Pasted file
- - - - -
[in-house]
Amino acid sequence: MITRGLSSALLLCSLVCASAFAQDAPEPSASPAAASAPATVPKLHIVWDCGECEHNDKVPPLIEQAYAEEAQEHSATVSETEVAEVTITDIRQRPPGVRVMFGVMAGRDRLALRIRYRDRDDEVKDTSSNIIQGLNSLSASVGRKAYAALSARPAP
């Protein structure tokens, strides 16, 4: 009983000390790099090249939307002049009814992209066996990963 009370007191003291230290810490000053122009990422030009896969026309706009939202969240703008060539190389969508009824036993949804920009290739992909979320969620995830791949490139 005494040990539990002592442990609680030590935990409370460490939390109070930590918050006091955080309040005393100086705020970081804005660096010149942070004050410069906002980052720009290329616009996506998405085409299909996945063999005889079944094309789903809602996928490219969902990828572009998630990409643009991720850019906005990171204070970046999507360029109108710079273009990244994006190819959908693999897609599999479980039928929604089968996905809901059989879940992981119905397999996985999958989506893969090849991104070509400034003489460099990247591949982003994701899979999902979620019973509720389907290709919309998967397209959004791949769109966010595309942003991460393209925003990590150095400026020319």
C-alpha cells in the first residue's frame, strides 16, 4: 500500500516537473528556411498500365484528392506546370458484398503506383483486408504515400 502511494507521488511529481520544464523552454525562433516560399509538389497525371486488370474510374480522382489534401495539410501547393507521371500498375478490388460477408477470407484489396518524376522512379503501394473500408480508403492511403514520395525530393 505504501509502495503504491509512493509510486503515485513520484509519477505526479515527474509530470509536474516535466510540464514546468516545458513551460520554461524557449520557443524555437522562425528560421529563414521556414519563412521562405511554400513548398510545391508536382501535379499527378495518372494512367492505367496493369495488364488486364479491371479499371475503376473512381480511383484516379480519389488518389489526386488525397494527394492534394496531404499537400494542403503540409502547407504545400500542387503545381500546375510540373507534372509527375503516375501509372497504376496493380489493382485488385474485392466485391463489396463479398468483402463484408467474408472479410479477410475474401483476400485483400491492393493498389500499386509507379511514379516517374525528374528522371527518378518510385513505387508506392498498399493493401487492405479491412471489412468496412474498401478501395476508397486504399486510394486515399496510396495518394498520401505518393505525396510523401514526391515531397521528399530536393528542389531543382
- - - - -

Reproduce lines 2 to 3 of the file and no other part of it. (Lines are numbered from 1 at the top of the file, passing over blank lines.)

Amino acid sequence: MITRGLSSALLLCSLVCASAFAQDAPEPSASPAAASAPATVPKLHIVWDCGECEHNDKVPPLIEQAYAEEAQEHSATVSETEVAEVTITDIRQRPPGVRVMFGVMAGRDRLALRIRYRDRDDEVKDTSSNIIQGLNSLSASVGRKAYAALSARPAP
């Protein structure tokens, strides 16, 4: 009983000390790099090249939307002049009814992209066996990963 009370007191003291230290810490000053122009990422030009896969026309706009939202969240703008060539190389969508009824036993949804920009290739992909979320969620995830791949490139 005494040990539990002592442990609680030590935990409370460490939390109070930590918050006091955080309040005393100086705020970081804005660096010149942070004050410069906002980052720009290329616009996506998405085409299909996945063999005889079944094309789903809602996928490219969902990828572009998630990409643009991720850019906005990171204070970046999507360029109108710079273009990244994006190819959908693999897609599999479980039928929604089968996905809901059989879940992981119905397999996985999958989506893969090849991104070509400034003489460099990247591949982003994701899979999902979620019973509720389907290709919309998967397209959004791949769109966010595309942003991460393209925003990590150095400026020319």